Striving for Equality in Bank Leadership By Lisa Oliver

The banking industry is experiencing an awakening that corporate governance, whether in the executive suite or Board of Directors level, must be reflective and inclusive of communities we serve.

That means gender equality.

That means embracing our BIPOC and LGBTQ brothers and sisters.

Recent world events and high-profile acts of social injustice demand that recruiting and onboarding diverse leadership teams is a must and not negotiable.

As a female CEO who has risen through the ranks of this traditionally white and male-dominated industry, diversity has always been my mantra – it’s just good business. Now, I’m in a position to make it happen and hope to share some thoughts on how we’re making significant inroads to achieve this goal.

Quite often, corporate leaders and board members are selected from within social circles, through personal relationships and recommendations, and perhaps nepotism.  Because board members were largely a homogeneous group of white men, they typically recruited from their own comfort zone – people who looked like them. Emphasis was placed on recruiting corporate leaders and board members who already had senior-level roles or previous board experience. There was not much opportunity for outsiders, women or minorities to advance, or even be given opportunity to prove themselves when their life experience, versus their title, demonstrated proficiency or expertise in a given area.

We now see a paradigm shift. Boardroom doors once closed tight have swung open for all who are skilled in both traditional risk topics such as audit, governance, credit and finance and all with expertise in the cybersecurity, digital/fintech, social media and communication challenges of today. Of course, being on a board also means willingness to work hard. The world is watching – closely. We need to get this right.

The time has come to shed the “this person looks the part and has played the part before” thinking. It’s time to recruit people with diverse backgrounds and skills and equip them with resources to succeed.

Benefits of gender diversity in corporate leadership go far beyond boardrooms and the walls of corporate America. Corporate executives, business owners, nonprofit leaders, and consumers who see people who look like them on boards change their expectations of what’s possible, even what’s expected. The trickle-down effect is palpable.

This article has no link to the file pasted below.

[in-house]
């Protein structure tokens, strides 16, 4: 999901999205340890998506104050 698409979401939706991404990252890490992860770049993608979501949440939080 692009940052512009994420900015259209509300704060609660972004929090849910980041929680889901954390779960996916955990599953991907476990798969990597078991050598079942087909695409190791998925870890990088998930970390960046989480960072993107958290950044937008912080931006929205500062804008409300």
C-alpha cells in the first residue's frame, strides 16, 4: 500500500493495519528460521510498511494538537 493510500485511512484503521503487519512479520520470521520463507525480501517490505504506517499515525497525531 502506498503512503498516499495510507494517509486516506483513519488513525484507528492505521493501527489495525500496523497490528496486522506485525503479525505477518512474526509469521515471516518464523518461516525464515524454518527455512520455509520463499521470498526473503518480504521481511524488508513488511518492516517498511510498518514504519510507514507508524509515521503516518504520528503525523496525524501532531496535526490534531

Achieving gender diversity simply makes sense. When the candidate pool expands to include women, you’re suddenly drawing from 100% of the talent pool.

A leadership team or board rich in diversity includes diversity not just of gender, but race, ethnicity, sexual orientation, economy, age, life experience and professional experience. Bringing different hardships and successes to the table creates an environment that is compassionate, open-minded, and understanding. Discussion becomes richer. You start tackling problems from different viewpoints. You get away from groupthink and start questioning the status quo.

Creating a board that mirrors communities we serve also means something to our clients. They want to see people who have similar backgrounds to them. They want to know their bank is in touch with the challenges they face.

But if we can’t just rely on our personal networks, how do we do this? How do we cast wider nets to find qualified candidates that offer a diverse perspective? It’s not impossible, but it takes a strategy and continuous effort. It’s not a “once and done” exercise.

As a mutual bank, our pool of corporators serves as a training ground for board roles, providing an opportunity to create a strong pipeline to grow and recruit directors. And the corporator meetings and training give future directors opportunity to better understand roles and responsibilities of the board.  Institutions that don’t have corporators can benefit by creating advisory boards outside of the organization which can serve the same purpose.

I have also seen the value of affinity groups inside the organization, which serve as both an attraction and retention tool for diverse employee populations. Latinx, African American, Native American, Asian Pacific, LGBTQ+, military veteran, otherwise abled pods of employees can gather to discuss career growth, challenges, business development, employee (and board) attraction and retention initiatives.  Having connection to others within affinity groups creates a sense of inclusion and engagement which produces positive outcomes for employees, clients and the entire organization. I’ve seen the value of these groups in many institutions I’ve worked in, both large and small. As CEOs and leaders, it’s OK to ask for help with diversity needs. When we get out of our own sphere of influence and into others, we grow, learn and expand.

Creating diversity in the board ranks can also be helped by eliminating barriers. Implementing age and term limits, for example, can ensure more opportunities for new recruitments. Casting a wider geographic net, even outside of your core market, obviously widens the pool. Increasing the size of the board may be a door to bringing in new and diverse voices.

Creating a great leadership team board that is rich in diversity and talent is work. It takes a strategy, a commitment and a multi-pronged approach to creating new pipelines of future leaders. We’re making great progress in our industry, but we still have work to do.